In the diagram, 𝐴𝐵𝐶𝐷 is a kite, and 𝐵𝐸𝐹𝐶 and 𝐶𝐺𝐻𝐷 are squares. Prove that 𝑥 is equal to three 𝑦.
So our goal is to prove that 𝑥 is equal to three 𝑦. And we have two 𝑦 and 𝑦 in our diagram, along with our angle 𝑥. So to prove this, let’s first go through the given information and try to use properties that might be useful to prove this.
So first, we know that 𝐴𝐵𝐶𝐷 is a kite. So if we have a kite, we can say that angle 𝐵𝐴𝐷 is equal to angle 𝐵𝐶𝐷 because it’s a kite. In a kite, the angles across from each other are congruent. So like we said, angle 𝐵𝐴𝐷 and angle 𝐵𝐶𝐷 would be equal. And since angle 𝐵𝐴𝐷 is equal to 𝑥, we can also call angle 𝐵𝐶𝐷 𝑥.
Next, we are given two squares: 𝐵𝐸𝐹𝐶 and 𝐶𝐺𝐻𝐷. Now instead of using every property of a square and every property of a kite to label this diagram, we’re trying to prove that 𝑥 is equal to three 𝑦 and all of the 𝑥s and 𝑦s that are found in our diagram are angles. So let’s go through the angle information that we could include on our diagram.
So since we have these two squares, in a square each of the angles are equal to 90 degrees. So as we said, each of these angles would be equal to 90 degrees. So they’re all equal to each other and each of them will be 90 degrees because 𝐵𝐸𝐹𝐶 is a square. And because 𝐶𝐺𝐻𝐷 is a square, each of its angles are equal to 90 degrees.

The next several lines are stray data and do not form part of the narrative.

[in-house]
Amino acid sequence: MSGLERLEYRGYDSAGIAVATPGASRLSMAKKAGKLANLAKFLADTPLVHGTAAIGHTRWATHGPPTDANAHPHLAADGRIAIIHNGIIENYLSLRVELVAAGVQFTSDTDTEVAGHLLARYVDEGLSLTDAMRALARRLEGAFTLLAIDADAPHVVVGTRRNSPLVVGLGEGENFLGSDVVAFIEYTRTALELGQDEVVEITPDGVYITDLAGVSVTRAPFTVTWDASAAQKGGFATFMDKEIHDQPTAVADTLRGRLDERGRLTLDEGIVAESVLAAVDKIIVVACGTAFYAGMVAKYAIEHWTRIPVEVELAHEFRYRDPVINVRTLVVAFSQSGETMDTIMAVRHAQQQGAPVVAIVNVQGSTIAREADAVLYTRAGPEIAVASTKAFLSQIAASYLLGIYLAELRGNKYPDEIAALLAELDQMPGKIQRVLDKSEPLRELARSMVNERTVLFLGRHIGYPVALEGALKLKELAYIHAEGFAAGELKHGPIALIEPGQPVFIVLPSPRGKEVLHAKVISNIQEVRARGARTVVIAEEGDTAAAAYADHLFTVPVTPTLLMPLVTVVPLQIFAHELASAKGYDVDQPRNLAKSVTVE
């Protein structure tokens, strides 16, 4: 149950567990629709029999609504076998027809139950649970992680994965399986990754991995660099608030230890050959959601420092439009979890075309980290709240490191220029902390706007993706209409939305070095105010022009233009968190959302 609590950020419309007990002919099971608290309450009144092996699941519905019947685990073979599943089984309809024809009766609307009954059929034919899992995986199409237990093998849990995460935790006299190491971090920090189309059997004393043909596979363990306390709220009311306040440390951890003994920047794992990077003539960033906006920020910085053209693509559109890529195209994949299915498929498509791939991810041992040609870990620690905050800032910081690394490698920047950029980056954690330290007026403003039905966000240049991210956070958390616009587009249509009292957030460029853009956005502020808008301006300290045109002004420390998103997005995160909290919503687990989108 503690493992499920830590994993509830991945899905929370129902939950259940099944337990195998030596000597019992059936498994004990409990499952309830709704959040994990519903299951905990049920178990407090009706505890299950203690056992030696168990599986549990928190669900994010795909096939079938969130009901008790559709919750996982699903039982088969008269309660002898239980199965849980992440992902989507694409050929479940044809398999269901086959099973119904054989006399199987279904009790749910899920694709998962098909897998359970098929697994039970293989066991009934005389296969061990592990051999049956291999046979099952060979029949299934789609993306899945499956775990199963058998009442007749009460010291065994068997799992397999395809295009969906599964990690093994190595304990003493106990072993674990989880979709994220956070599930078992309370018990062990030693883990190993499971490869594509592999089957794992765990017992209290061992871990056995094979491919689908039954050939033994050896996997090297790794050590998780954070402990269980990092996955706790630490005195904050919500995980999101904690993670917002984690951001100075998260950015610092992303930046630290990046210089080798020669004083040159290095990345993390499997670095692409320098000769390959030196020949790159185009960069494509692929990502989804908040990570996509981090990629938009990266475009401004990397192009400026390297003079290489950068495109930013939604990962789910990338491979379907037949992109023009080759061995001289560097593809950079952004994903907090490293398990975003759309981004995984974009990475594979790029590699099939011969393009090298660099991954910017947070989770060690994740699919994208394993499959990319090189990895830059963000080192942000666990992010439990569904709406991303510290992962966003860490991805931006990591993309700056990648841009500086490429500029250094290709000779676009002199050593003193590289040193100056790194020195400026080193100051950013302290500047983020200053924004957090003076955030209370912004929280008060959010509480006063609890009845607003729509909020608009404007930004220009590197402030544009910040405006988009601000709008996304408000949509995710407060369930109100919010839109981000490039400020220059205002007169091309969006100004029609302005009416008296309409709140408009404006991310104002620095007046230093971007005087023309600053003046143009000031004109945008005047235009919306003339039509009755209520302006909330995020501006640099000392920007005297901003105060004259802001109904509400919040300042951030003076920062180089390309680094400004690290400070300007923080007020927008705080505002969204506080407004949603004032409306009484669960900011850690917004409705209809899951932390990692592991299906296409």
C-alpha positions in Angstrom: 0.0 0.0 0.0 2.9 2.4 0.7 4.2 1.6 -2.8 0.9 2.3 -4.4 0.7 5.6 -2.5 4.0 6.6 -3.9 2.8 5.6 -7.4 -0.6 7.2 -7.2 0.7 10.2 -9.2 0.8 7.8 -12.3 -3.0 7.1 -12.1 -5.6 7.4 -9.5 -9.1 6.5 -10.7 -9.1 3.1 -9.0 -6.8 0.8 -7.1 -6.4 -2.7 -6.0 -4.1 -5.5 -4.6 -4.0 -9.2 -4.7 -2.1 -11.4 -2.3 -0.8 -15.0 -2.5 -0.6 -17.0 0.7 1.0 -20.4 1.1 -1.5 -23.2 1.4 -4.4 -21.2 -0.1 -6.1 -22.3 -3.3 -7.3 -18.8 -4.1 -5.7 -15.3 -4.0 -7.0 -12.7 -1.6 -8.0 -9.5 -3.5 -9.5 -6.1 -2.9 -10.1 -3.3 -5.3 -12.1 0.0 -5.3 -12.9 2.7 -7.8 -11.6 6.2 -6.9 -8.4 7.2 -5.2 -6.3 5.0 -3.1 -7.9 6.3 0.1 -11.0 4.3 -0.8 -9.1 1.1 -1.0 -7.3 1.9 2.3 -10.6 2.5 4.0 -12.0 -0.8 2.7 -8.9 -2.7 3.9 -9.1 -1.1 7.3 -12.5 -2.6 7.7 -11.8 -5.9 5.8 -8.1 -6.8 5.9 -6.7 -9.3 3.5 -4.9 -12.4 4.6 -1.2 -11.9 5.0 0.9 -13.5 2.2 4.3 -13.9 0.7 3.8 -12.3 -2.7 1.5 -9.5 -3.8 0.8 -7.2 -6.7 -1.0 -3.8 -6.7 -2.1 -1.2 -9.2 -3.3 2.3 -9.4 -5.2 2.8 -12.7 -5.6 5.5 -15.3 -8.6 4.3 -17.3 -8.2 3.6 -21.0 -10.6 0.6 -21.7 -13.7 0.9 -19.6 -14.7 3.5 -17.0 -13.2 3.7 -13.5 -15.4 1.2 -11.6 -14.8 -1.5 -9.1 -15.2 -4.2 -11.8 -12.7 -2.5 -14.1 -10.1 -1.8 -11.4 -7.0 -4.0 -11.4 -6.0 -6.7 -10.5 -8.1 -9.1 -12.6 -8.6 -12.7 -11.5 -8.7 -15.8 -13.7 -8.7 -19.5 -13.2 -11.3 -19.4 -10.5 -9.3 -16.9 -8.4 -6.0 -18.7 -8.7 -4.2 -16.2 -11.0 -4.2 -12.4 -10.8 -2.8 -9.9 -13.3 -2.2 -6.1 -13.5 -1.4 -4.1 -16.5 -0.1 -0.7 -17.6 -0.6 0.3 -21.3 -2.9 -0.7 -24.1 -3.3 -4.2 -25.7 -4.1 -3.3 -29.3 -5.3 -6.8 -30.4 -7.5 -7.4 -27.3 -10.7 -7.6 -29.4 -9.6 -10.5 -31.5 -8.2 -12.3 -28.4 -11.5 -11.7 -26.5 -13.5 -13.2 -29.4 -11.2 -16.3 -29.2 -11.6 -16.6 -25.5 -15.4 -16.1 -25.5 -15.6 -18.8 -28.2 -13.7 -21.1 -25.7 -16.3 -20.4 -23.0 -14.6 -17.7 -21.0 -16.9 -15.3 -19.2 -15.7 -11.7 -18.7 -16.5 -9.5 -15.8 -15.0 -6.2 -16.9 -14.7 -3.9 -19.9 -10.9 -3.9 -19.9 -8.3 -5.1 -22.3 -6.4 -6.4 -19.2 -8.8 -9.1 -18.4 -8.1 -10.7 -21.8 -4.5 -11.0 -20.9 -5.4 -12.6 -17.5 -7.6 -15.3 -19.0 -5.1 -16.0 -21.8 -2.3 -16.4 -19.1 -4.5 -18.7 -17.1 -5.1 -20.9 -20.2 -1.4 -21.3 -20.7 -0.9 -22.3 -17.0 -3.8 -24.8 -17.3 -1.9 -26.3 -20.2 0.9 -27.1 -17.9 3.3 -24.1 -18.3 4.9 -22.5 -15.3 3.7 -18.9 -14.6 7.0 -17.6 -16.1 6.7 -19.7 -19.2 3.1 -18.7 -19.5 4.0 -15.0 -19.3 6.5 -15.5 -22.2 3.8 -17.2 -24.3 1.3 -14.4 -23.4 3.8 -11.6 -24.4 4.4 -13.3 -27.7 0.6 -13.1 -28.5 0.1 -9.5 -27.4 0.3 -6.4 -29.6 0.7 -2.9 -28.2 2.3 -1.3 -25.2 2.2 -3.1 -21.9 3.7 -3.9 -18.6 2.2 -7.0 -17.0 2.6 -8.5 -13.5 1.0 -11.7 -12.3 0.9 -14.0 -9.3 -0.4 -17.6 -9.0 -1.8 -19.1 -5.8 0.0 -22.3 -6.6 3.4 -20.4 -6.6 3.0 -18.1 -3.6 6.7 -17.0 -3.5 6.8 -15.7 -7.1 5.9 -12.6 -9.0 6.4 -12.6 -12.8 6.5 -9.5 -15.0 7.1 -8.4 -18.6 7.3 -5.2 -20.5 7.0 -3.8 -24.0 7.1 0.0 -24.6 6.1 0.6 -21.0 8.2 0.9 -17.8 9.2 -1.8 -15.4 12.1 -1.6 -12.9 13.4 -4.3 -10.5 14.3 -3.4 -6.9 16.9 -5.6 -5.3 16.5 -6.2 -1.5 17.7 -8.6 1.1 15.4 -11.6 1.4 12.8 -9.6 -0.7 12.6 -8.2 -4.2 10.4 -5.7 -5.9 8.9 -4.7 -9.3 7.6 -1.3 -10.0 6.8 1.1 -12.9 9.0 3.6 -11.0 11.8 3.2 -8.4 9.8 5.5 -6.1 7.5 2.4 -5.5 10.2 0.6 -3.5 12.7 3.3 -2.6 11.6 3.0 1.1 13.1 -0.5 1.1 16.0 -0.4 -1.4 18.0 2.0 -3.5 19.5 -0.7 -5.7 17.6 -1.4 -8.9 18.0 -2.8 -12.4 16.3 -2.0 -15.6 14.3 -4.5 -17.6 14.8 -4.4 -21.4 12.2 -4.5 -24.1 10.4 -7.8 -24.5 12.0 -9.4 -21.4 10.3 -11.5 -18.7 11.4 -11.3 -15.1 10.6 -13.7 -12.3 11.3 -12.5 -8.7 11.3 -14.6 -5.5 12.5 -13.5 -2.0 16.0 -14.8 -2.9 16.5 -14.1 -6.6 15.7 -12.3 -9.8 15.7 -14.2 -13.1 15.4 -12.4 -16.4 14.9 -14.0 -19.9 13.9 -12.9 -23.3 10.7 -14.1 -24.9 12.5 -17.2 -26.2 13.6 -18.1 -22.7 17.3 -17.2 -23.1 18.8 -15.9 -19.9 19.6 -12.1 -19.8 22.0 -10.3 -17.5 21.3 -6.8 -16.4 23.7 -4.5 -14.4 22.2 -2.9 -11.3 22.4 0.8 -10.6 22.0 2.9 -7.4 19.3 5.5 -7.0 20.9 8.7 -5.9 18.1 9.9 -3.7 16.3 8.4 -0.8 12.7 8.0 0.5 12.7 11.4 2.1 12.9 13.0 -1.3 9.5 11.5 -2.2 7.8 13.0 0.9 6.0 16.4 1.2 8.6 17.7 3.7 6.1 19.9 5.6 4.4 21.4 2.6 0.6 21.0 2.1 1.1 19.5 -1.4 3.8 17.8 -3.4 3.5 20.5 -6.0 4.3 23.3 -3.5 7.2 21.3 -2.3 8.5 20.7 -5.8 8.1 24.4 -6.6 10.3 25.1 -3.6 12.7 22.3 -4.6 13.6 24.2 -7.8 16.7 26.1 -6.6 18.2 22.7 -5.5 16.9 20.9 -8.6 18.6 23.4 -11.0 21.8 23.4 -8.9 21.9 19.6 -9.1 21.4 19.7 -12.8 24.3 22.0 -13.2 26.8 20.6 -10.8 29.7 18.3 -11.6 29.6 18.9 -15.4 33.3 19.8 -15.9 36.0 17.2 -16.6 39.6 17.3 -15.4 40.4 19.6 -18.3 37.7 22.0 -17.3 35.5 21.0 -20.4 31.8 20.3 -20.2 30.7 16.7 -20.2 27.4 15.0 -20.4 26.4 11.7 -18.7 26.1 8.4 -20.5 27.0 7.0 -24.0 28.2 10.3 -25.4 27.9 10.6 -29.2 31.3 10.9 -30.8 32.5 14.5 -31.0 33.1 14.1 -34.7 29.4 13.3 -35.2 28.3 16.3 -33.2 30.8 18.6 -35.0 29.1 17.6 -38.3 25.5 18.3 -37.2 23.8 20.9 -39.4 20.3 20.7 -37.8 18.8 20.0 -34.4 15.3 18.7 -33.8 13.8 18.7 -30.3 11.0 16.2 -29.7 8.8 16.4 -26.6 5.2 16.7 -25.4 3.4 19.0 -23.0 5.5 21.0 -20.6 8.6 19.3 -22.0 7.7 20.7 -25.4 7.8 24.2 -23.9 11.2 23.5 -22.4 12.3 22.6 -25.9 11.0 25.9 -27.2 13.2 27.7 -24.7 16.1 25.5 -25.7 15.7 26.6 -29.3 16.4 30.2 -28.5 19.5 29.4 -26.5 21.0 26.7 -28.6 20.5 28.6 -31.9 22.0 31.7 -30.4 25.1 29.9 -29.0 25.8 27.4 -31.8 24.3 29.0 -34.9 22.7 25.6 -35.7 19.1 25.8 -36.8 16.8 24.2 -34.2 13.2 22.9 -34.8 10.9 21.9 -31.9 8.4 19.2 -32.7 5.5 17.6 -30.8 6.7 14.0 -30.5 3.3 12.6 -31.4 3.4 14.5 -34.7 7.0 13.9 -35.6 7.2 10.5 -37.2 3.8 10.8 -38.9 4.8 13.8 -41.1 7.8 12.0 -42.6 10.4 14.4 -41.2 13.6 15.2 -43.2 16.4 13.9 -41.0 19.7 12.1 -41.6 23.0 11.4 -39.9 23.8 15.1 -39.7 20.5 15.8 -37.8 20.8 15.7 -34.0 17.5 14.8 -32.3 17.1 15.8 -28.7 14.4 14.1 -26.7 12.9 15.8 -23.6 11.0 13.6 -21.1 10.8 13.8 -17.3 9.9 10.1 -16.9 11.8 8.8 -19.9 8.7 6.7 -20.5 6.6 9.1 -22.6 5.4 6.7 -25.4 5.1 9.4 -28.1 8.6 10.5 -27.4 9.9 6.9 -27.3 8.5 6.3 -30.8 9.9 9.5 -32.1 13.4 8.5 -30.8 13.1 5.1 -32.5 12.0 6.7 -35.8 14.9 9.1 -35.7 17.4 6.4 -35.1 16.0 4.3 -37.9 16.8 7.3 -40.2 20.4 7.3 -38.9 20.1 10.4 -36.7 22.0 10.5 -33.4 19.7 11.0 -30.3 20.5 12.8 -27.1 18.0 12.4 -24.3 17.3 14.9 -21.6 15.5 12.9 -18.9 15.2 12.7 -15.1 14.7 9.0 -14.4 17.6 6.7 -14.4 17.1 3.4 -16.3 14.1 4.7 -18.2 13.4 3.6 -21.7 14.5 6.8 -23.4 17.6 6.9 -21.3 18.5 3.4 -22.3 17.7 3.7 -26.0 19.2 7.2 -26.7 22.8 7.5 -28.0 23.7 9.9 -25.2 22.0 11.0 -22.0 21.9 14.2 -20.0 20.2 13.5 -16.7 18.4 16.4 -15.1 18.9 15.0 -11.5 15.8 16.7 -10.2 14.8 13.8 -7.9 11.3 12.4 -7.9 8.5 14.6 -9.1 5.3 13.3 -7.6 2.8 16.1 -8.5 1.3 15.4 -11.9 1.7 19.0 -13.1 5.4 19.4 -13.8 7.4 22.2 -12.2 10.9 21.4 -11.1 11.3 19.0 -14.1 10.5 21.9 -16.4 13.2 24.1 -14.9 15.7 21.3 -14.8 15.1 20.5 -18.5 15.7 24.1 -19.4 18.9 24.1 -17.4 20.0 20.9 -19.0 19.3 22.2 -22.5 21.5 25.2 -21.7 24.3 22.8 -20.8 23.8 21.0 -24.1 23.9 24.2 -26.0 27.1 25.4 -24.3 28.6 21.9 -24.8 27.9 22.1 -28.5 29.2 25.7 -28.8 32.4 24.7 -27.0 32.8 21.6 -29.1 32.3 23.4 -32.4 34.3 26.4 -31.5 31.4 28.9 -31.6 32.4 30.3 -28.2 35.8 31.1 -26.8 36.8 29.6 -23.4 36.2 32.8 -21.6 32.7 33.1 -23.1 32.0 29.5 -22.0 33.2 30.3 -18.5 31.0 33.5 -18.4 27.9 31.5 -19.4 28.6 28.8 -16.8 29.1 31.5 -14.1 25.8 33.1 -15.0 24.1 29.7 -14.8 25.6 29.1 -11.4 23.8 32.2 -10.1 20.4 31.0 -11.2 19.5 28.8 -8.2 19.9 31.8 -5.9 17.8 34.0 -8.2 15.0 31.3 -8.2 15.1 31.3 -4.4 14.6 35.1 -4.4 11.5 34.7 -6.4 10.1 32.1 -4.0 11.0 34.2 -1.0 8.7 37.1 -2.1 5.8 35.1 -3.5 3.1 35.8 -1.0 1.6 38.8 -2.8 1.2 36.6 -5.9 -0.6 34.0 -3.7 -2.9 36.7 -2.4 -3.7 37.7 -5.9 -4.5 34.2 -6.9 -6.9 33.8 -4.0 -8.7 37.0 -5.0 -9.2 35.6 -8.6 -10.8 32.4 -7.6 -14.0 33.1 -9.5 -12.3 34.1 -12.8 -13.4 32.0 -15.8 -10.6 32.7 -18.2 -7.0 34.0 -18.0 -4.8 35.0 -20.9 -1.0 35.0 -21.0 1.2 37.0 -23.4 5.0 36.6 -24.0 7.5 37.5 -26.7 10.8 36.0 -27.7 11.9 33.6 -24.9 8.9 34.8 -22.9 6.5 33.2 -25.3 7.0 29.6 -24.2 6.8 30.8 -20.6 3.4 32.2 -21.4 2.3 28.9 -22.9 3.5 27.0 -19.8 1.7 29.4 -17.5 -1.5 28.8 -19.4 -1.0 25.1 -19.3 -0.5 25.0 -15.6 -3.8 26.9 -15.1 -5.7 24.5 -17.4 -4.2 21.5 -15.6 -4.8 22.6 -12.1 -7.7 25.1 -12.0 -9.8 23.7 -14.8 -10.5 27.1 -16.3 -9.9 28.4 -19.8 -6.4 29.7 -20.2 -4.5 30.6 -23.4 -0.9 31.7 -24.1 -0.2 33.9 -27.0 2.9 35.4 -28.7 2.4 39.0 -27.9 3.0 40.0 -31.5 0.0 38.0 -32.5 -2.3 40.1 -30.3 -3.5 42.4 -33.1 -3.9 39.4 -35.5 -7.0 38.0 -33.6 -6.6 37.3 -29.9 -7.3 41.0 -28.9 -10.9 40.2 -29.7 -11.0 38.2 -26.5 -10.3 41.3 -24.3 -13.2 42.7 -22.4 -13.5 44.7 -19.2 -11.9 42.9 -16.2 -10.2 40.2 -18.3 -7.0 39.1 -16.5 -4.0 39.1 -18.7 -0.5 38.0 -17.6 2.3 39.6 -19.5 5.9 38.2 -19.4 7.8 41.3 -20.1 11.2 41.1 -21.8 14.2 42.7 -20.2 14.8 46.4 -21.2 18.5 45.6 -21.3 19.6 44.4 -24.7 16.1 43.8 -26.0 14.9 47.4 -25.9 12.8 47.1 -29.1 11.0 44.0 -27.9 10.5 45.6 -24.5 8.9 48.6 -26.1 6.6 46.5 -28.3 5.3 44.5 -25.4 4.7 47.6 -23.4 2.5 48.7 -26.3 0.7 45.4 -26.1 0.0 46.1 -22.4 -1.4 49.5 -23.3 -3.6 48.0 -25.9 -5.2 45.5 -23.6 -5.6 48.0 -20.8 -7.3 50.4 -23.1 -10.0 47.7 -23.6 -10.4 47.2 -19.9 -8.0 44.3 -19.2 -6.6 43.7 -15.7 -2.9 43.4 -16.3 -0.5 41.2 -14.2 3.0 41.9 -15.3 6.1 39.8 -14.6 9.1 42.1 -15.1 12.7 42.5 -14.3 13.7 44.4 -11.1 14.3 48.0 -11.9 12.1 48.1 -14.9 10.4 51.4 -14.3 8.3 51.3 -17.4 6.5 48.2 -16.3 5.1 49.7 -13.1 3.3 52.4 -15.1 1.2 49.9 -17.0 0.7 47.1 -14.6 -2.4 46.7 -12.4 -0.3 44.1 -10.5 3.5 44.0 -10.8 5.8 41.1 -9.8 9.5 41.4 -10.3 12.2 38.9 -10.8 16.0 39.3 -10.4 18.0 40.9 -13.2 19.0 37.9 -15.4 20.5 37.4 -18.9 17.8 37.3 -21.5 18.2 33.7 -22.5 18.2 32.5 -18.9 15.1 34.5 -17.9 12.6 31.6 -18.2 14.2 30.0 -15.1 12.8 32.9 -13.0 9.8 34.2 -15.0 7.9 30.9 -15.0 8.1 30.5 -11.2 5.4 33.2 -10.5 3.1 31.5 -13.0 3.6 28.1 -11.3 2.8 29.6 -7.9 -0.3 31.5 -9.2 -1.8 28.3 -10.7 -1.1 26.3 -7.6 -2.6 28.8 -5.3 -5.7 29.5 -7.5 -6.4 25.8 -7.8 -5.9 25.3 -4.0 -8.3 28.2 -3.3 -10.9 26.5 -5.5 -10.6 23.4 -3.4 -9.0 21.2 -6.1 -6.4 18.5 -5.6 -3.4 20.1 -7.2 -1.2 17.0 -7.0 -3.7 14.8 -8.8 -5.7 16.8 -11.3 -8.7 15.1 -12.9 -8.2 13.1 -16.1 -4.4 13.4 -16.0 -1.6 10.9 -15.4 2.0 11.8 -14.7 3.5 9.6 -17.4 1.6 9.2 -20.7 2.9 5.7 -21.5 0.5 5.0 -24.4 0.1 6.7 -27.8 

So the only shape that we haven’t touched is triangle 𝐶𝐹𝐺. But we were given that angle 𝐶𝐹𝐺 was equal to two 𝑦 and angle 𝐹𝐺𝐶 is equal to 𝑦. And all angles in a triangle sum to 180 degrees. So this missing angle 𝐹𝐶𝐺, we could say, we take 180 degrees and subtract the other two angles from that. That would be what’s left for angle 𝐹𝐶𝐺. So angle 𝐹𝐶𝐺 will be equal to 180 minus two 𝑦 and the 𝑦. And simplifying, we could say angle 𝐹𝐶𝐺 will be equal to 180 minus three 𝑦.
Alright, now that we’ve labelled on pretty much every angle in our diagram, we’re trying to prove that 𝑥 is equal to three 𝑦 and we have an 𝑥 in the diagram that’s pink and an 𝑥 in the diagram that’s blue. Now, the 𝑥 in the diagram that is blue is located near a point with angles around that point. And angles around a point sum to 360 degrees. So if this is our point, all of the angles around this would sum to 360 degrees.
So if we wanted to come up with an equation that involved 𝑥, we could say that 𝑥 is equal to 360 minus those other three angles. So we take 360 and we need to subtract 90, 180 minus three 𝑦, and 90. And again, this is because angles around a point sum to 360 degrees. So let’s begin simplifying.
Inside our brackets, 90 plus 180 plus 90 is 360. But we can’t forget about the minus three 𝑦. Now, expanding this minus sign, we have that 𝑥 is equal to 360 minus 360 plus three 𝑦. So the 360s cancel. And we’re left with 𝑥 is equal to three 𝑦, which is exactly what we were trying to prove so we would be finished.